[time-nuts] 32768 Hz from 10 MHz

Azelio Boriani azelio.boriani at screen.it
Thu Feb 2 21:10:41 UTC 2012

Now I'm thinking that starting with a first run of 8 cycles at 500nS + 2
cycles at 400nS to be repeated for 10 times and then inserting 2 cycles of
400nS, a first approximation of my 2.048MHz can be done. Maybe with a
deltaF/F of 10 at -4 for tau 1 second but it can be done. In the very long
run the count will be correct and the accuracy gets better tau after tau.
Of course there is the source oscillator's limit.

On Thu, Feb 2, 2012 at 9:21 PM, Tom Van Baak <tvb at leapsecond.com> wrote:

> Hi Roberto:
>> By changing the timer count dynamically it's possible to lower the jitter
>> to one timer count.  See:
>> http://www.prc68.com/I/PClock.shtml#BA
>> Have Fun,
>> Brooke Clarke
> Hi Brooke,
> You're a fellow PIC guy; let me explain.
> Correct, that method works with a modest interrupt rate to count
> integer seconds without long-term rounding error; but to generate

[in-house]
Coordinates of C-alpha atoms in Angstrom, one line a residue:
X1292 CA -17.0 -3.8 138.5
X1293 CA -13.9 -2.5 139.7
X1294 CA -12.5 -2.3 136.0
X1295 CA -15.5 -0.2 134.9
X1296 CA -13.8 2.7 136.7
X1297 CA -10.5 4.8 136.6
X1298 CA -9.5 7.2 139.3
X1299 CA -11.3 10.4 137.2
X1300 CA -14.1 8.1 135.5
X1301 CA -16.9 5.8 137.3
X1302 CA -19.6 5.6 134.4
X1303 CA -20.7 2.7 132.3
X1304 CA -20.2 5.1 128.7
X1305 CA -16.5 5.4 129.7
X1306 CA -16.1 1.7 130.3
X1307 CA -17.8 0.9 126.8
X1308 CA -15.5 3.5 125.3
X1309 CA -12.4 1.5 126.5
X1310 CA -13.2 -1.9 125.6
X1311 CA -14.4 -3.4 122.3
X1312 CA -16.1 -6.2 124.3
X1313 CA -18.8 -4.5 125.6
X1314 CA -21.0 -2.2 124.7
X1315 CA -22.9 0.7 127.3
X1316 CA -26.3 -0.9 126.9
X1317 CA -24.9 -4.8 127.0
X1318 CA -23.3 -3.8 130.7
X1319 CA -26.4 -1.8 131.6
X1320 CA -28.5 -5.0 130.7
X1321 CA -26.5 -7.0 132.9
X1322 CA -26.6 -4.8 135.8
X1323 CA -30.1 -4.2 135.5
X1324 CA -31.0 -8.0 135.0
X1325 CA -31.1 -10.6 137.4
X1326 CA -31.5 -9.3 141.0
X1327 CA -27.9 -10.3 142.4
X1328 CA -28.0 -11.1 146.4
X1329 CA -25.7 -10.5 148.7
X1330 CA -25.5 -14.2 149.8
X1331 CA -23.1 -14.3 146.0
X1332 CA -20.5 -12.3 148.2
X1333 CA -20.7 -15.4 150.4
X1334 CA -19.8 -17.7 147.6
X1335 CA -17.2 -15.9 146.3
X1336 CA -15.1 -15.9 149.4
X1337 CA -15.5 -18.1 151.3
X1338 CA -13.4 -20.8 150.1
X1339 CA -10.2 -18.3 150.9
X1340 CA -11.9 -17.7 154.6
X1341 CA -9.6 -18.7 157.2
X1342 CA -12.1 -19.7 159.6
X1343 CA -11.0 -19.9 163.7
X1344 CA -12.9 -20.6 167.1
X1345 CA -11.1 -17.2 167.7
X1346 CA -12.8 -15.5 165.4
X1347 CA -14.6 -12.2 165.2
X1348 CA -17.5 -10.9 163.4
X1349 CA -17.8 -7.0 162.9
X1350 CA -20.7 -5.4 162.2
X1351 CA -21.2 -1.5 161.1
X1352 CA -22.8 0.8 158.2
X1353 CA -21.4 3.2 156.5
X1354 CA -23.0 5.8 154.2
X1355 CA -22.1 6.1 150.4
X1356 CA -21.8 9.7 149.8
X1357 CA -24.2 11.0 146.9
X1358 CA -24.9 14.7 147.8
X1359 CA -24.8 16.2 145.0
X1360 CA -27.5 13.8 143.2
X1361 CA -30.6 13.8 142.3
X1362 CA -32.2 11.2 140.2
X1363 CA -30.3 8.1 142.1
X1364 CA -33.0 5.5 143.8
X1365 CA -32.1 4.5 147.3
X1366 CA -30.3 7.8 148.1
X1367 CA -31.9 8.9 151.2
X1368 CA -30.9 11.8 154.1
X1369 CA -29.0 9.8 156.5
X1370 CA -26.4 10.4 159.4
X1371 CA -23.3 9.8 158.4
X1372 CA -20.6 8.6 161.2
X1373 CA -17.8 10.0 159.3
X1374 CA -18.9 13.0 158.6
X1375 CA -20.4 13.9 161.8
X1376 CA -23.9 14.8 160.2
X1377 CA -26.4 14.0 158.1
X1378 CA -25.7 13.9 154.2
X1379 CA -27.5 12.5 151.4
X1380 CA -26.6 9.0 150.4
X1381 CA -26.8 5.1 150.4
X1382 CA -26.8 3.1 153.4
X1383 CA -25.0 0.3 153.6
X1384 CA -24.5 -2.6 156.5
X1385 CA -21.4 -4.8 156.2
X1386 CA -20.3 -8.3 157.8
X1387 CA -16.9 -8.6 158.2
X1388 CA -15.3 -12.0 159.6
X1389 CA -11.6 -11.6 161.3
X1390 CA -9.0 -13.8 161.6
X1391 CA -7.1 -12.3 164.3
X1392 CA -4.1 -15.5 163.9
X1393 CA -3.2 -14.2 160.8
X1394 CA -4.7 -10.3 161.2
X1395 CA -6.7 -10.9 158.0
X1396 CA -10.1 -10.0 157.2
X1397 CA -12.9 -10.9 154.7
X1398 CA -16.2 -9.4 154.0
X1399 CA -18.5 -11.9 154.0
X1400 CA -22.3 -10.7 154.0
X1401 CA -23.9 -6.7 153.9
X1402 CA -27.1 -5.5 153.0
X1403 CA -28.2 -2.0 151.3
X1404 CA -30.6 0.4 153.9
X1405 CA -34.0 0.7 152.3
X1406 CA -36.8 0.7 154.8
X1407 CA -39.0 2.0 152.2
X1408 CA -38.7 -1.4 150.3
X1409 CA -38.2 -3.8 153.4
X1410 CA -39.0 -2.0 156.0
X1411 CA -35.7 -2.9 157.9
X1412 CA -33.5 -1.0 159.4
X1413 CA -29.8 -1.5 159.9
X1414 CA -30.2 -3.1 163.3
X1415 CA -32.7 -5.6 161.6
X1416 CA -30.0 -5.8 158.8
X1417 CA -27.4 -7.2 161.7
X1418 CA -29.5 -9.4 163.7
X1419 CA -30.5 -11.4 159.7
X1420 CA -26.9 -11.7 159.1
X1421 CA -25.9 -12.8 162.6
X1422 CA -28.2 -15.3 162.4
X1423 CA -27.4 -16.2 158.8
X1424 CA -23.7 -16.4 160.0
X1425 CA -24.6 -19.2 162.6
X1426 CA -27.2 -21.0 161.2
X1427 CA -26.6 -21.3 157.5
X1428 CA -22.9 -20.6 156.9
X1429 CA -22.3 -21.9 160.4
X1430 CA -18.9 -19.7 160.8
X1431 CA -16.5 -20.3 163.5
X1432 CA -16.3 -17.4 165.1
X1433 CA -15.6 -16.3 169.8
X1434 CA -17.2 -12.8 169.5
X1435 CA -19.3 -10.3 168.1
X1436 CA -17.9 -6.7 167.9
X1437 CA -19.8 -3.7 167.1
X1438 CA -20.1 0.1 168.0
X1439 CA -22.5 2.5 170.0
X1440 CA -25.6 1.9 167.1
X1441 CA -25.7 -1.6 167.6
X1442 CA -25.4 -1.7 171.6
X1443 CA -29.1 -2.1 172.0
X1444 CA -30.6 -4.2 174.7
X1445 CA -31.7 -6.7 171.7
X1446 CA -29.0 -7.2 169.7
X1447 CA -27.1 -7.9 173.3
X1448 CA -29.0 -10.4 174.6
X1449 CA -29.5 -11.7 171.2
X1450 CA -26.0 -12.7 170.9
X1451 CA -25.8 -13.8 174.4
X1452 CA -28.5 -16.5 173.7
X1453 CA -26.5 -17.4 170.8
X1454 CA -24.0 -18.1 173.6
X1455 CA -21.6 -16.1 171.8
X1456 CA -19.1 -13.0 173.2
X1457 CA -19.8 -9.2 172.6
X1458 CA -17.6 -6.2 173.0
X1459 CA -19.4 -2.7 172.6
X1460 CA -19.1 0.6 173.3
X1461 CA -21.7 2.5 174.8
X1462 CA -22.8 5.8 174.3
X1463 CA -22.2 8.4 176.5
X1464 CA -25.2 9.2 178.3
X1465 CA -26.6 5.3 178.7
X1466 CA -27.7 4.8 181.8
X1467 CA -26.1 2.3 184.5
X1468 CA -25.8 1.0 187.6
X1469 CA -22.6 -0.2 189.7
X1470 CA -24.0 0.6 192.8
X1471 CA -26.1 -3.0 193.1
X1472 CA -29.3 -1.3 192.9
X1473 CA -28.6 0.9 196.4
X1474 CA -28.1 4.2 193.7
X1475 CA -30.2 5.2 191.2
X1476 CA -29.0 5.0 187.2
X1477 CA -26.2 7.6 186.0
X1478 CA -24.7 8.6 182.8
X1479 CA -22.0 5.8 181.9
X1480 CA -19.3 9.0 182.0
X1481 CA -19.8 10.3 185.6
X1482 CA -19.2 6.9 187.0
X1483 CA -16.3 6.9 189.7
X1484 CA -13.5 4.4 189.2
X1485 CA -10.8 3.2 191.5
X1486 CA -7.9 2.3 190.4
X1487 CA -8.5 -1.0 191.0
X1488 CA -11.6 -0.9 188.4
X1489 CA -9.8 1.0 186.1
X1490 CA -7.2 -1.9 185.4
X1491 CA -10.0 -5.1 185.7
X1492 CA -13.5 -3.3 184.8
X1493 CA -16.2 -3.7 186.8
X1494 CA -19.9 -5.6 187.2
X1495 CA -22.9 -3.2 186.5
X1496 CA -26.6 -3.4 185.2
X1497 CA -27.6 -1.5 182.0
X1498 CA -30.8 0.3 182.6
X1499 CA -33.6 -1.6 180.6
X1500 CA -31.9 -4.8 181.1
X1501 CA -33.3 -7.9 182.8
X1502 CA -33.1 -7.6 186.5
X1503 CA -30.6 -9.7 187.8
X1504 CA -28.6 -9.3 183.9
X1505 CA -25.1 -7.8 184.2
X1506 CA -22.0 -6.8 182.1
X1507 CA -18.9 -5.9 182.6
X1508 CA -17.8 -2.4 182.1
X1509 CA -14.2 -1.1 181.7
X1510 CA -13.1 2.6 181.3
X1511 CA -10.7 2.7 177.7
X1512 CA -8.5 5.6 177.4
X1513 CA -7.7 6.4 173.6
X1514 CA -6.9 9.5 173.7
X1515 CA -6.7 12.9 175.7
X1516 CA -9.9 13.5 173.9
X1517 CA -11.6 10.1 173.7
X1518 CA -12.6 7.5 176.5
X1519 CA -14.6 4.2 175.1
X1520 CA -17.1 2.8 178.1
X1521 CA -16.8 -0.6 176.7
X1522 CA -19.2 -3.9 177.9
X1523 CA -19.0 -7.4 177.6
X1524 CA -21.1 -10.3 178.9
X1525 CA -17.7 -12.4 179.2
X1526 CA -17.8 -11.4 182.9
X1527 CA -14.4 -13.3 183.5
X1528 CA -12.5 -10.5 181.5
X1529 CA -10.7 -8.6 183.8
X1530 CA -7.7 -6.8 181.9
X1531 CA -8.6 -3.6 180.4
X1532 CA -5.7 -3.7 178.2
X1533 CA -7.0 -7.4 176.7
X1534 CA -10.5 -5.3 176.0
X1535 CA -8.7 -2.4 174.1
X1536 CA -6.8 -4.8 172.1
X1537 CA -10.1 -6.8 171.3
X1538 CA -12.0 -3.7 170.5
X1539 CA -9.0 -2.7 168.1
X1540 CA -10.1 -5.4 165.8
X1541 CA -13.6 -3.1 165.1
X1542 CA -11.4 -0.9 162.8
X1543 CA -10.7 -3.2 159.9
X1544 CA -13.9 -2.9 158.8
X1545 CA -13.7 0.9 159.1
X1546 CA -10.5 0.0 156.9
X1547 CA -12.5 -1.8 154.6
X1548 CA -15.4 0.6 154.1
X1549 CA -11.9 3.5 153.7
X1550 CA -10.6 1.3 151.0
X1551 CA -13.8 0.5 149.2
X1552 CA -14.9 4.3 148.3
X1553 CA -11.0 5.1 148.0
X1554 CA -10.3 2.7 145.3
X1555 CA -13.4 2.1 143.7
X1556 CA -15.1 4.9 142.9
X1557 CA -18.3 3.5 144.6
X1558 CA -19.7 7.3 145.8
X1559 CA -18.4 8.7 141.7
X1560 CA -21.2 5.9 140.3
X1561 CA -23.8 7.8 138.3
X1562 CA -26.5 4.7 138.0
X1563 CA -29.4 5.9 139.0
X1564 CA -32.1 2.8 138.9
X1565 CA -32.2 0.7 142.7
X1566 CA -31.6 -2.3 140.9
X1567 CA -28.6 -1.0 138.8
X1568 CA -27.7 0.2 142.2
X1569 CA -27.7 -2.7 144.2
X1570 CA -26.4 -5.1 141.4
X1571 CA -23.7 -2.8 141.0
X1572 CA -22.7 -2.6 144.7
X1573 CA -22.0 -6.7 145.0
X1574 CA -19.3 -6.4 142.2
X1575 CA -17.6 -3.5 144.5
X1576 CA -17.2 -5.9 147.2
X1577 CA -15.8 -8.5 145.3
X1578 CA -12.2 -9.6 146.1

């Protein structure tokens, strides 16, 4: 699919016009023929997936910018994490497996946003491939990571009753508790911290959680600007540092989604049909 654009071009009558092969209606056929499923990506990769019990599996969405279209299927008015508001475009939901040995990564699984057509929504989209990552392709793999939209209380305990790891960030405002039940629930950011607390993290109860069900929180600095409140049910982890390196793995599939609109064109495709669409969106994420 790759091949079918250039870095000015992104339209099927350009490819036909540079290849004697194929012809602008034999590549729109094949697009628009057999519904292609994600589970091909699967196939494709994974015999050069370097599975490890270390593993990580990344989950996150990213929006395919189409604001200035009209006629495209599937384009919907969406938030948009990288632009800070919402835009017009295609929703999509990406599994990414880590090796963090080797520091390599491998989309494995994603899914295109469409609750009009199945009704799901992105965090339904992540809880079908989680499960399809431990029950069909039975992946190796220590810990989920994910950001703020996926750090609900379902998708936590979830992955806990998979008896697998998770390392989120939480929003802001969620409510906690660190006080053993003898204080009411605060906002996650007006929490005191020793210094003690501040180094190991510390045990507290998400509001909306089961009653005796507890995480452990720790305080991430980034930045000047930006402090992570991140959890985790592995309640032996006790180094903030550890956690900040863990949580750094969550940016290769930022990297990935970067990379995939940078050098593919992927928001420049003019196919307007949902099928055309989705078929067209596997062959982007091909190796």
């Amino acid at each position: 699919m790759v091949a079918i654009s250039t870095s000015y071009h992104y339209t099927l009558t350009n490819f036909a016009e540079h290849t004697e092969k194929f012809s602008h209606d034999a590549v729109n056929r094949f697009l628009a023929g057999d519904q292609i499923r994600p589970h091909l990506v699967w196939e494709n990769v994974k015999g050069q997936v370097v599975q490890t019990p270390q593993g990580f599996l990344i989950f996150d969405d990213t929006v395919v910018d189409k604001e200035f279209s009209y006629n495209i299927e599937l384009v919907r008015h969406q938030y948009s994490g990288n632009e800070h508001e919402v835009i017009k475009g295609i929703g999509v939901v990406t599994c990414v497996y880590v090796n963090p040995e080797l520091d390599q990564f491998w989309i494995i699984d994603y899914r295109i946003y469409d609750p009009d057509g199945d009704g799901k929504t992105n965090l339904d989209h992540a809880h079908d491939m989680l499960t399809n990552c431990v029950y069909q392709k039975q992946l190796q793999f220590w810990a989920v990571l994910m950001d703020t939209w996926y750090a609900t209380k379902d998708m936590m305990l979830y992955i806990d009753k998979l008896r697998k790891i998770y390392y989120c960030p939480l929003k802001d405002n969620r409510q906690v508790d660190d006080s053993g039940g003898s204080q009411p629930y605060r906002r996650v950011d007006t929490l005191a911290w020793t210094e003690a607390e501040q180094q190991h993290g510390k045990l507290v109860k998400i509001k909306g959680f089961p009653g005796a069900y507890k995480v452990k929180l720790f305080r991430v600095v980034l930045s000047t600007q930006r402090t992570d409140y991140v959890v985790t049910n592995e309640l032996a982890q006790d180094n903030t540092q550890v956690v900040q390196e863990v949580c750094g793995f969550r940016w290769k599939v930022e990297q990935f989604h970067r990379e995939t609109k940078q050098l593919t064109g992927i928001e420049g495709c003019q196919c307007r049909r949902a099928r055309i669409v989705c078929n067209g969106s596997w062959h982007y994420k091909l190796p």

> a total of 32,768 as-consistent-as-possible pulses *per* second
> is quite different.
> It's possible to use Bresenham with two integers 10,000,000 and
> 32,768 but I found no way to perform all the 24-bit calculations
> on an 8-bit PIC quick enough. Removing the GCD often helps
> but in this case the accumulator remains 3-bytes wide.
> To generate 32 kHz you have to toggle a pin and calculate if
> the next toggle must be 38 or 39 instructions in the future; all
> the math must occur within 37 instructions. That's why I came
> up with the binary leap year kind of algorithm; it's as close to
> math-less as you can get.
> By comparison, all the decimal dividers (1 Hz, 10 Hz, etc.) that
> you and I do are trivial because of the common factors with the
> 10 MHz clock. It's just that 32,768 has no factors of 5. Read the
> comments in the file 10m32k.c for more details.
> I'm curious how a 10 MHz-driven high-end DDS would generate
> 32 kHz with the lowest possible jitter?
> /tvb
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